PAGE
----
Annie Stokes

Tell us a little bit about you.

I'm a musician, cat mom, barista, writer, environmental activist and music teacher living life in Virginia!


What got you started in music?

I got started in music through Broadway. My grandmother was a huge fan of Sondheim so from age five onward, I was very into show tunes and acting. I'm still into theatre arts, but in my early twenties, my love of writing and poetry converged with my love of performance and I started exploring songwriting.


What's been the biggest highlight so far of your music career?

It's hard to say! There are so many times that I've felt humbled and proud at the same time. I loved opening for Sierra Hull in Richmond this past summer. I also played a small set at a festival at Merriweather Post Pavilion in September and got to see my name on the big projectors that face the green. When that happened, I just stood on the grass for a minute with a plastic cup of champagne and conjured up some memories of when I first started playing. If someone had told me back then that my future held national touring venues, I wouldn't have believed them! So that was a nice, concrete watermark on my journey up the hill. 

You went on tour this past summer. Can you share a little bit about that experience?

Well, it was very fun and very exhausting and very rewarding. We were able to break it up into smaller segments, scattered over weekends, so that certainly helped us find our footing and absorb all the action. But traveling to play music really makes you aware of what you WANT to give your audience, and what you have to do as an artist to achieve that. So in addition to it being a lot of fun, it was a learning experience for me as an entertainer. 

What's something you've found helpful when struggling to keep going in this fast-paced industry?

A guiding philosophy in my life is to respect your own individual timeline. The music industry is definitely fast-paced, and while it's certainly important to work hard and stay relevant, you can really lose yourself in trying to keep up with or compete with your peers. There's always going to be someone who put out their album first, or who got a manager first, or who got signed first, or who played a certain venue first. Don't assume that just because you haven't gotten to that point yet, you never will, or that you are somehow "behind". There is a lot of power and peace that comes with waiting for your own moment instead of chasing after someone else's.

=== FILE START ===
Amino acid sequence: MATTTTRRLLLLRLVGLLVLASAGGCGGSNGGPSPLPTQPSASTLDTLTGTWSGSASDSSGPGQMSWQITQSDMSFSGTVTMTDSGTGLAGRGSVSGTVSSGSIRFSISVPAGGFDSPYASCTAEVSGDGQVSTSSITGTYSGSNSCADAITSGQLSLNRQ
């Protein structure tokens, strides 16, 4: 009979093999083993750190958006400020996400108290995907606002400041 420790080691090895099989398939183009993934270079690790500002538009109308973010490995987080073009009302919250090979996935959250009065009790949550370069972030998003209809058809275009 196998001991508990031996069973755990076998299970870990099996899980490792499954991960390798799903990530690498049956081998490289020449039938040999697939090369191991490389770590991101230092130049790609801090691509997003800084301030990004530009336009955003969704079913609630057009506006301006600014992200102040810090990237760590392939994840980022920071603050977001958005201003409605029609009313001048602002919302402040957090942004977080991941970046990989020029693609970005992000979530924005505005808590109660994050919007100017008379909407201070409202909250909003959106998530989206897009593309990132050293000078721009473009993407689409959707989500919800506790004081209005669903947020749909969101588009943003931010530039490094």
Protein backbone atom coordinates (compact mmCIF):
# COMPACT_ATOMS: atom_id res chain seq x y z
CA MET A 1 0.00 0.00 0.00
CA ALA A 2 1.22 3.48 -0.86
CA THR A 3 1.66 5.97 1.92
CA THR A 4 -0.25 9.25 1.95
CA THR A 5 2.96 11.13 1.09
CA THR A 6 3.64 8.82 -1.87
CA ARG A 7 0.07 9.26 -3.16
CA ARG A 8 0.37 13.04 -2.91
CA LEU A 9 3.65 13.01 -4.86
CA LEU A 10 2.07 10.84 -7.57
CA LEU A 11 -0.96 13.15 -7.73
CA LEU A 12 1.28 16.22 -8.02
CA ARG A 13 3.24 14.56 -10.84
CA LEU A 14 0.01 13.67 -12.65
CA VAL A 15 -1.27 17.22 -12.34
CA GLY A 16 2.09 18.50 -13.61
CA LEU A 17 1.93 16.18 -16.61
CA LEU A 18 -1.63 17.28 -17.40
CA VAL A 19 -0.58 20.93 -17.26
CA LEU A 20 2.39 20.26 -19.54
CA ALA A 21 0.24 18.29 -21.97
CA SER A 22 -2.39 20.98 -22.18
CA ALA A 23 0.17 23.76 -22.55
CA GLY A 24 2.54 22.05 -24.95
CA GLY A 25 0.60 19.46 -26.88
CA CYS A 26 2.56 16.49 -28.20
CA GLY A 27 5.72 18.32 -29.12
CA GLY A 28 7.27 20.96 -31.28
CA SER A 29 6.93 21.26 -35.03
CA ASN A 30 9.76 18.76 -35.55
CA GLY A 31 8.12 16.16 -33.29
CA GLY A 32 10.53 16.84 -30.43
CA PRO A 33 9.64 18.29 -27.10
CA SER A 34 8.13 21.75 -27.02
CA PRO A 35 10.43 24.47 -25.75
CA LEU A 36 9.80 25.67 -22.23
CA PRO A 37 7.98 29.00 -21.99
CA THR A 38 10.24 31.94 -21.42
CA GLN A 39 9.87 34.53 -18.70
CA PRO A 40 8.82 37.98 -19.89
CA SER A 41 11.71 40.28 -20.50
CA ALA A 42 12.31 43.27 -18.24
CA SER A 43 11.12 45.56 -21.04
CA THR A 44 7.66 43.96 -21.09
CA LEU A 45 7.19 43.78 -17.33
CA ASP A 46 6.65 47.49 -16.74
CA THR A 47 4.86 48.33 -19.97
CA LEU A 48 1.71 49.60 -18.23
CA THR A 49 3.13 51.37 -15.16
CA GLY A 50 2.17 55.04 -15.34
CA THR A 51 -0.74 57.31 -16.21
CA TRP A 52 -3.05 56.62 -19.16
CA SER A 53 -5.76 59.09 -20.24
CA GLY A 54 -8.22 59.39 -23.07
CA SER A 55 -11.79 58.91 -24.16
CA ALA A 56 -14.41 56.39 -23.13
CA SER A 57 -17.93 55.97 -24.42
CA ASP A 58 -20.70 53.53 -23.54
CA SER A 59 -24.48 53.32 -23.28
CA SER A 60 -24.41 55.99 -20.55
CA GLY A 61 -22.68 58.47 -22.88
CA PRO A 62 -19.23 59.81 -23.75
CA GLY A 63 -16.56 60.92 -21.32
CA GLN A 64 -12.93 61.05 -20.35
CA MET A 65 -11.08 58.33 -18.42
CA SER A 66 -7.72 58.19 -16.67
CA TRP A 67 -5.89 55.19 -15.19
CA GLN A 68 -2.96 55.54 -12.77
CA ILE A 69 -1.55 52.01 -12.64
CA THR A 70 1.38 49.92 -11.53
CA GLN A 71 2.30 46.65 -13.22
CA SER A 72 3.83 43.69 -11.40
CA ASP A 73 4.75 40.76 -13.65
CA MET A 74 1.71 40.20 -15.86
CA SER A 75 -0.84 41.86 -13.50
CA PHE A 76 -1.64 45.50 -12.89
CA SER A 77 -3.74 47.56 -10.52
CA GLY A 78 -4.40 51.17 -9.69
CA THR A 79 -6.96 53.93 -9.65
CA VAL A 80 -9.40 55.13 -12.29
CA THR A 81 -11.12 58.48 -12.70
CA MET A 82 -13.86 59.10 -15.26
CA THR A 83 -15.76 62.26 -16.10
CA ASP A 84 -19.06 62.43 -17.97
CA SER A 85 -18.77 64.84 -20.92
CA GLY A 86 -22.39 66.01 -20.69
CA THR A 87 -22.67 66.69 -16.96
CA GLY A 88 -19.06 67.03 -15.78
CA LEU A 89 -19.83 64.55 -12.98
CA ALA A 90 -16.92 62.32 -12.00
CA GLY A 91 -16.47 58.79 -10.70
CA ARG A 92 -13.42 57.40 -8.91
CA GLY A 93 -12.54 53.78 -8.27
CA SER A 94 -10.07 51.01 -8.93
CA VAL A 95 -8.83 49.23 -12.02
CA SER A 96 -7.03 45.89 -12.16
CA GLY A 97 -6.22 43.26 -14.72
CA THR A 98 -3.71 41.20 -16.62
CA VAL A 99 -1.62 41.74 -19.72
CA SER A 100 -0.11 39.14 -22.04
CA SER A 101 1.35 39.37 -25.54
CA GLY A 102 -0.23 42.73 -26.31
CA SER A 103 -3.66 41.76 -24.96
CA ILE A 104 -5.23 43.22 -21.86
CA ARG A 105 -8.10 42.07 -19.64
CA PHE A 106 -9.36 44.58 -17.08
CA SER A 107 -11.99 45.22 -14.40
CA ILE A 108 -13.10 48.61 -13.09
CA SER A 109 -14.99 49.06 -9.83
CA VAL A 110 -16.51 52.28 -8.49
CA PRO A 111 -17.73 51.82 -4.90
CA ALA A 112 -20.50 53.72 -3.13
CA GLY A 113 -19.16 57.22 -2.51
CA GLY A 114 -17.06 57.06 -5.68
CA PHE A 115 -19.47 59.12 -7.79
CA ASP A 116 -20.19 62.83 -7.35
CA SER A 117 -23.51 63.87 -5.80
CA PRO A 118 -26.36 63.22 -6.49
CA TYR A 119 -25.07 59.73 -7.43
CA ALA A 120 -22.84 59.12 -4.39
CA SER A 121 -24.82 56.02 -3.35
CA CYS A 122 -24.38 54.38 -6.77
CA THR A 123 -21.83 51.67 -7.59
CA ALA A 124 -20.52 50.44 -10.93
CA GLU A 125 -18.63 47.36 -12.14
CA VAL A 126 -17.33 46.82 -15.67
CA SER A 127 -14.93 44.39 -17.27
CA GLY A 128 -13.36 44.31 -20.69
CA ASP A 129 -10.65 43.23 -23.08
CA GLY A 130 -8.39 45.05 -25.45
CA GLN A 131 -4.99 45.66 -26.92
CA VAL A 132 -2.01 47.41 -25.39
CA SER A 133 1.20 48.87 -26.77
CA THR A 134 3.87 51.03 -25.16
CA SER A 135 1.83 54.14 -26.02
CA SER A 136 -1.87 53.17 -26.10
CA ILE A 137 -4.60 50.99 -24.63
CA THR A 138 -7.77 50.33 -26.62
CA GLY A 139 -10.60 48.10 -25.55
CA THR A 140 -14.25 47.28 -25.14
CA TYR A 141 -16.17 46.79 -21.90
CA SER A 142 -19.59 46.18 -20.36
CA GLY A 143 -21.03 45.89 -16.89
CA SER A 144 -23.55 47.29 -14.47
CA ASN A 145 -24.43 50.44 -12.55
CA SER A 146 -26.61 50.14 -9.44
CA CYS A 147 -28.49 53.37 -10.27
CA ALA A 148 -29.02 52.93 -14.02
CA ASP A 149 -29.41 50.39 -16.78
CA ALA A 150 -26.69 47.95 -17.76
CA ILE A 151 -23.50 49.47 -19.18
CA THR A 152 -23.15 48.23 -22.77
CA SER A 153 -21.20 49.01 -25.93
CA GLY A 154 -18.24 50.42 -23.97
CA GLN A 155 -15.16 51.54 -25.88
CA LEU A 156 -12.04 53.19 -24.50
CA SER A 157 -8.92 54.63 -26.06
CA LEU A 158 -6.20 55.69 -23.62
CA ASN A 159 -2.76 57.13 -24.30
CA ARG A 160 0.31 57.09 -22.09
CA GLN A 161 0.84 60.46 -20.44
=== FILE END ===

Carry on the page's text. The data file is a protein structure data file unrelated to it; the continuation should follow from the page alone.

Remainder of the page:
What's a day in the life of Annie?

Well, I have four cats, which I have to acknowledge is a lot of cats. So any day in my life starts off with physically removing sleeping animals from my body. After that, I teach music, so I get to hang out with cool youngsters and jam with them. Beyond that, it's kind of hard to predict what any given day will hold -- the great thing about being a musician is that you are constantly being challenged out of your routine and comfort zone. The constant in my life is cats, honestly. 

You're working on your new album now. So exciting! What can we expect?

It's a return to a more rootsy, Americana-infused sound. In the past, my songs have relied heavily on lyrics to guide them and structure them. I'm still putting emphasis on the lyrics of these songs, but I've taken more of an holistic approach to structuring them: refrains, instrumentals, hooks, and et cetera are all playing more of a leading role than in my past songs. The album is a form of environmental activism, so it's heavily influenced by folk music from the 1960s and 70s. In general, I think it's a more organic and honest creation. 

Last question! What are three things you can't live without?

That's a hard question! I guess I should say something like contact lenses or ibuprofen. But I'm going to be impractical and say: champagne, my boyfriend, and Bullocking. (Bullocking is the act of sitting on the floor, usually after ten pm, with a close lady friend and watching Sandra Bullock movies while talking and drinking wine. I recommend Practical Magic and rose.) 

 

Photos by Emma-Kate Eyre Interview by Emily Dean